• You’ve run a marathon, at least two half marathons, and complete an annual 5k. Are you sure that running is really something you’re “bad” at?

    • Diane says:

      I think we should do the things we want to even if we’re horrible at them. Which, as a perfectionist, has been a hard truth for me to grasp. Karen, I love your quote:

      “It’s not about winning and losing. It’s about being and doing.”

      That sums it up perfectly.

    • Matthias says:

      It takes a lot of dedication to keep up with something you’re not very good at, even if you enjoy it. I can think of things that I did give up on because I was bad at them, although I liked doing it. Writing was one of them. When you’re not good, no matter how much you enjoy doing whatever it is, it’s so easy to become frustrated.

      Although, I know of MANY people who would love to have your 10:15 time. Being in the military for 4 years, there were some in the service who couldn’t even keep a 10:15 on a 1.5 mi. run.

      Thanks for the inspiring post.

    • Alyssa says:

      Yes! Absolutely! It’s about *finishing*, not finishing perfectly. It’s character building to force ourselves to complete things we don’t excel at…

    • Jennifer says:

      Finishing what you start (whether it’s the best you’ve ever done or not) is a matter of integrity. As long as we enjoy it, even if we’re not great at it, we should keep doing it. If it brings us any measure of joy, we should continue. I’m horrible at painting, but I enjoy it whenever I have the time. I’m not spectacular at swimming, but if I could get to a pool every day, I’d be there. This is an excellent post, Alexis. Very encouraging.


    • alisha says:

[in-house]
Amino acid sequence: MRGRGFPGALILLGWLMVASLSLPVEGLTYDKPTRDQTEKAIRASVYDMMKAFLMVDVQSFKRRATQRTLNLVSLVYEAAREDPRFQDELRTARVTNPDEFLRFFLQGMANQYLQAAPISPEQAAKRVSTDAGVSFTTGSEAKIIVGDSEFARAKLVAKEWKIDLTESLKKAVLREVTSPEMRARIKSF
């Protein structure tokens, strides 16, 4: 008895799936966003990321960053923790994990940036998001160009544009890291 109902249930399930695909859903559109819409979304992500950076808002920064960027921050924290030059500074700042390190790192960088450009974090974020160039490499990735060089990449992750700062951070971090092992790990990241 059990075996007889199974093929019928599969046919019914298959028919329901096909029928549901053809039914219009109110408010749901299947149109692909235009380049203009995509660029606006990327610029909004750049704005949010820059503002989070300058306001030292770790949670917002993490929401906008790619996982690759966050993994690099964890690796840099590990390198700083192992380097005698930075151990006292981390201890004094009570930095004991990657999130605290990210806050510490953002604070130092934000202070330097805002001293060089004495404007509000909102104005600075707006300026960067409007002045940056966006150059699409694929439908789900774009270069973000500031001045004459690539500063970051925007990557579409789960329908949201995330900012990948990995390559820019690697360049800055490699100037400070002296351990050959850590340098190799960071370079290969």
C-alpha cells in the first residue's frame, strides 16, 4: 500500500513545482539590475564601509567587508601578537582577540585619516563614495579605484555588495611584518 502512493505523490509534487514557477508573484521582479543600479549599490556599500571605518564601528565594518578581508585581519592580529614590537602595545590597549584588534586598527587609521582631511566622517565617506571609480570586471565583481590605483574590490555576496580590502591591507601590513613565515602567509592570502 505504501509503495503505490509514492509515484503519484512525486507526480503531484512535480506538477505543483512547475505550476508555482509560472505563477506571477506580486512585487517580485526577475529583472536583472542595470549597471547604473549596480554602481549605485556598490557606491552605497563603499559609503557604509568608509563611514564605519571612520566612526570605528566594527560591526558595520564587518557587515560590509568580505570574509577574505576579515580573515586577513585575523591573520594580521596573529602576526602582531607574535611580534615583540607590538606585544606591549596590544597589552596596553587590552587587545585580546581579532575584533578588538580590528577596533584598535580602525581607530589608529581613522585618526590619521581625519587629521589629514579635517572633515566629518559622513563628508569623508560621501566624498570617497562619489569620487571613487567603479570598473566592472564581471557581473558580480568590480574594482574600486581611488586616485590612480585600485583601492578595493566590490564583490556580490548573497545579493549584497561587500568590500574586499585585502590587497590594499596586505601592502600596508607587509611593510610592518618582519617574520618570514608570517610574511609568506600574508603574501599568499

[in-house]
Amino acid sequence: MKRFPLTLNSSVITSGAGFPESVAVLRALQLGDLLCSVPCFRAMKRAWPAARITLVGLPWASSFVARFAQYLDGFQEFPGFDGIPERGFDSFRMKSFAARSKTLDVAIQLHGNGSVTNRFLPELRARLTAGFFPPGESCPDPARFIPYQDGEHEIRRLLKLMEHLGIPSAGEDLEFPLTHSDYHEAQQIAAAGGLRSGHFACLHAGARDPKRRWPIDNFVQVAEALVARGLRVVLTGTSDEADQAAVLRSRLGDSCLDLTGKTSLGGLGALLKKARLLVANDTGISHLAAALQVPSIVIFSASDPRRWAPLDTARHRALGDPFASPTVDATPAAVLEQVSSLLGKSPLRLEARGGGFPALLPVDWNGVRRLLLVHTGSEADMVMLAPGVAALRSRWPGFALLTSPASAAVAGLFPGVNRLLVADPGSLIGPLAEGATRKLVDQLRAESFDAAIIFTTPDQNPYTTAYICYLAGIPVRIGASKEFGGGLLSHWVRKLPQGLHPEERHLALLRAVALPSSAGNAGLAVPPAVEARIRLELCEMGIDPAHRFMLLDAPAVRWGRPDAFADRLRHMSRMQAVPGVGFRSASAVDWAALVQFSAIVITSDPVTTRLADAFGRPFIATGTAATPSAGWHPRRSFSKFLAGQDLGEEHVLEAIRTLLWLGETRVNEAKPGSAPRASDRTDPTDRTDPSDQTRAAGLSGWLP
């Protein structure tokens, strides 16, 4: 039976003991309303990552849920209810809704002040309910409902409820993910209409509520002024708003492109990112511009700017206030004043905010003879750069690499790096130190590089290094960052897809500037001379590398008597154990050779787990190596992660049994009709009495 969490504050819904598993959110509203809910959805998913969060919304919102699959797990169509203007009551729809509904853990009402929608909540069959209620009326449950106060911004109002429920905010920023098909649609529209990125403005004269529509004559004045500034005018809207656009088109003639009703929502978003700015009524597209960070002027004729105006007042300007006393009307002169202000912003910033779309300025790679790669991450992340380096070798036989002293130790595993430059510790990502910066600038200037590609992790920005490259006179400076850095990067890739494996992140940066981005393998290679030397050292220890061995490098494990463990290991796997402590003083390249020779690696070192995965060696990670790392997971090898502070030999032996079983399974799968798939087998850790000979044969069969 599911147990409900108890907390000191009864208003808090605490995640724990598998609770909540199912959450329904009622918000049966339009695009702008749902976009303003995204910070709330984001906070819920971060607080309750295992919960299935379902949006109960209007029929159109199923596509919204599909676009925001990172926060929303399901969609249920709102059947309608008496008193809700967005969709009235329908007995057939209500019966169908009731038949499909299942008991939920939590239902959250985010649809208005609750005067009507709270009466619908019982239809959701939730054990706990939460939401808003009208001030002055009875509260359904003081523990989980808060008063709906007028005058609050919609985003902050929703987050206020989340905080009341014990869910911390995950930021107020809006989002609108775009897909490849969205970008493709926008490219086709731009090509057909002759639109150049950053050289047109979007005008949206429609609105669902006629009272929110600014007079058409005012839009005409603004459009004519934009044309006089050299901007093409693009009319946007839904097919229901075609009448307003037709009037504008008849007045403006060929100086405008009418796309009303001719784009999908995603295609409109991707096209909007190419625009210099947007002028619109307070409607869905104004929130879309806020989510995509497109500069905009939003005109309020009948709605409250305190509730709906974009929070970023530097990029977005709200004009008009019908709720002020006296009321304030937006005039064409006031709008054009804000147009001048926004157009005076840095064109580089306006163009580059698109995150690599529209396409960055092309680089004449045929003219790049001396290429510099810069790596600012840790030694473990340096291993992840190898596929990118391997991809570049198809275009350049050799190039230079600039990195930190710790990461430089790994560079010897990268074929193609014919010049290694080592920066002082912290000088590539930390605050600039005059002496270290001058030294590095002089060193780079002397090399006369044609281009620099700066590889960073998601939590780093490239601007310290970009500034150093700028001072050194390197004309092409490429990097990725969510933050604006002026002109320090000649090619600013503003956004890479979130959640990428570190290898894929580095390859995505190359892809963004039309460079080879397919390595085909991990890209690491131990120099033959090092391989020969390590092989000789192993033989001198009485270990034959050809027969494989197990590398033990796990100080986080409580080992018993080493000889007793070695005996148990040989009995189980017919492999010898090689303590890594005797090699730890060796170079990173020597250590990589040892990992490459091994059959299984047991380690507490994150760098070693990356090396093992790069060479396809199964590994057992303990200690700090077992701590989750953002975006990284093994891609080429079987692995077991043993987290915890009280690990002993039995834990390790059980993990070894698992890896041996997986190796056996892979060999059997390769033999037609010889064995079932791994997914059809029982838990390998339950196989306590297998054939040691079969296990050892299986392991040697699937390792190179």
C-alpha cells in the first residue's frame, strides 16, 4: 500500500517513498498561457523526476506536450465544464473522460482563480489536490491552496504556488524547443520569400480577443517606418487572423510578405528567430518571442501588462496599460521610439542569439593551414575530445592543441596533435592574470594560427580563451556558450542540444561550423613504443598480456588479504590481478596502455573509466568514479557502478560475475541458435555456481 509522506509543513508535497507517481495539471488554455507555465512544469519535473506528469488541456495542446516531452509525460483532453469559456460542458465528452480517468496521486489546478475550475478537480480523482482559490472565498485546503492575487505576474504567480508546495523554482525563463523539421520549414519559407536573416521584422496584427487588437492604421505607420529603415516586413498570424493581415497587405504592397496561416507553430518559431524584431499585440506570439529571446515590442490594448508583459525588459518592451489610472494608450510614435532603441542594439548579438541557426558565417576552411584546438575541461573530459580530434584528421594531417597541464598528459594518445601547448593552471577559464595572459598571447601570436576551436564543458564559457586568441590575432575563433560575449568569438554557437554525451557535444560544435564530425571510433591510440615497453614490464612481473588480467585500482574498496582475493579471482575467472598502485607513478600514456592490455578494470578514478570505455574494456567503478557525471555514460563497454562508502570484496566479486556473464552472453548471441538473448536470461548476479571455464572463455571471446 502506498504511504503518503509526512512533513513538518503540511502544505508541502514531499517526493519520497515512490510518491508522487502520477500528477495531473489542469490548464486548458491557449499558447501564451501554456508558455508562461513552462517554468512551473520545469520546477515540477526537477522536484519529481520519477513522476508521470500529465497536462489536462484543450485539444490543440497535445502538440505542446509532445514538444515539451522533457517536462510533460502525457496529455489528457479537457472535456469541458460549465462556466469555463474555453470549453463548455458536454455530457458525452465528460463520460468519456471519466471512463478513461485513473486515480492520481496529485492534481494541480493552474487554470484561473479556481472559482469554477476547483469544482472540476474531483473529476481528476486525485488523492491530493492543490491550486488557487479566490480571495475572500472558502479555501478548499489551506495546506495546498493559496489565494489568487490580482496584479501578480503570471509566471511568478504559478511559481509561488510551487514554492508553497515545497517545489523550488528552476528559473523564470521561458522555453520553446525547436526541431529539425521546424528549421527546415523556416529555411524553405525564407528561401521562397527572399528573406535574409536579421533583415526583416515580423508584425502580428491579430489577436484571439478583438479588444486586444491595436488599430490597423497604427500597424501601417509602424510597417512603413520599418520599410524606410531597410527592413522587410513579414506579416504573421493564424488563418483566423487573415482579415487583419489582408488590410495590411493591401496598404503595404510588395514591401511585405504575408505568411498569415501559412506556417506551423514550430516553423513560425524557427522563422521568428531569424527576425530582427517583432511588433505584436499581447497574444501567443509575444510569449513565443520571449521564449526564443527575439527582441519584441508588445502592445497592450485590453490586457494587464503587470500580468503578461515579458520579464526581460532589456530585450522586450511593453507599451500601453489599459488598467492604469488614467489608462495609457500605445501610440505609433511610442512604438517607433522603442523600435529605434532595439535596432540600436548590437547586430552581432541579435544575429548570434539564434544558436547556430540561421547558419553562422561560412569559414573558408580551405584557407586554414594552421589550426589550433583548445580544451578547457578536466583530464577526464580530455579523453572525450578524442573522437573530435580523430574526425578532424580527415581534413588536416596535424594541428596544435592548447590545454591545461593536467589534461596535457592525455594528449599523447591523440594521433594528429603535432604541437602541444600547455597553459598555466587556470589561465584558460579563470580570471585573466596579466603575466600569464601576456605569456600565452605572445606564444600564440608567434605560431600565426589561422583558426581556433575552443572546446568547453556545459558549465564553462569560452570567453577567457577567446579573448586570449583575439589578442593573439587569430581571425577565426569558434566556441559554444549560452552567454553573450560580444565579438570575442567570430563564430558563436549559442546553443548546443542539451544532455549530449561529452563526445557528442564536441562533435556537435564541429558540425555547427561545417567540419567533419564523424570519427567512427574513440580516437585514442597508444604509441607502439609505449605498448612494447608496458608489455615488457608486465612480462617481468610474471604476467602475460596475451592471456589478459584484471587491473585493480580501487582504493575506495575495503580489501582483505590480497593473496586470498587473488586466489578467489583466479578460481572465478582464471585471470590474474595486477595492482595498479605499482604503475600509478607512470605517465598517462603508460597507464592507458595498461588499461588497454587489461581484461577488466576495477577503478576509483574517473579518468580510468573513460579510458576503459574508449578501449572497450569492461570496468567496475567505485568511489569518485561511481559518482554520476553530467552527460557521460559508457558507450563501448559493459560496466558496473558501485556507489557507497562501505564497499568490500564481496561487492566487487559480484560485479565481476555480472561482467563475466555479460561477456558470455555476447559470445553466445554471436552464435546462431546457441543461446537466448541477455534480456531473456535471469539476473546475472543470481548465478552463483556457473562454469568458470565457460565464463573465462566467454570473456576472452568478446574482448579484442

Fierce determination is a great trait to have – well done on all your runs! I did a half-marathon a few years ago and was incredibly pleased to do it in under 2 hours, 30 minutes (barely)! I enjoyed it so much more doing it slowly because, as you can tell, I’m even less of a natural runner than you.

      I’ve done lots of things I’m not good at, and frankly don’t enjoy. Mostly it’s been related to working in an office, where I didn’t have a choice but to learn how to be much more organized, process-led and collaborative. Those are things that didn’t come naturally to this free spirit but I am thankful to have cultivated. Hopefully they will serve me well now that I’m out of the office. 🙂

    • Andrea says:

      I’m so glad wrote this and are determined to be, well, less determined!

      …So long as my runs are at least 30 minutes, I’m never disappointed in them. In fact, I tell myself I’m a champion just for doing it.

      If you can describe a runner as lazy, that would be me. Because I have no goal, other than to go or to finish, I always make my goal. And thus, I save my competitive spirit for things that get me paid.

      Welcome to the world of the penguins, Lexi!

      See, “What is a penguin?” by John Bingham:


    • Simone says:

      I totally relate. I ran cross country in high school, and I sucked. I got better as time went on, but I never even got near the front of the pack. I was really slender in those days, and my coach always compared my build to the state champion’s — he thought I could be like her, that I’d just never done athletics, so I needed to train.

      Maybe I could’ve, though I sincerely doubt it. I never got to really fulfill my potential because of injuries — I still can’t run to this day, which I really regret.

      Because even though I sucked, I loved it. I loved the beauty of the trails, I loved the people I ran with, and I loved the way it cleared my head, allowed me to access thoughts I never could when I wasn’t running. Same reason I backpack and hike. I’m not athletic, and all of these things are huge challenges for me, but I wouldn’t give up those experiences for anything.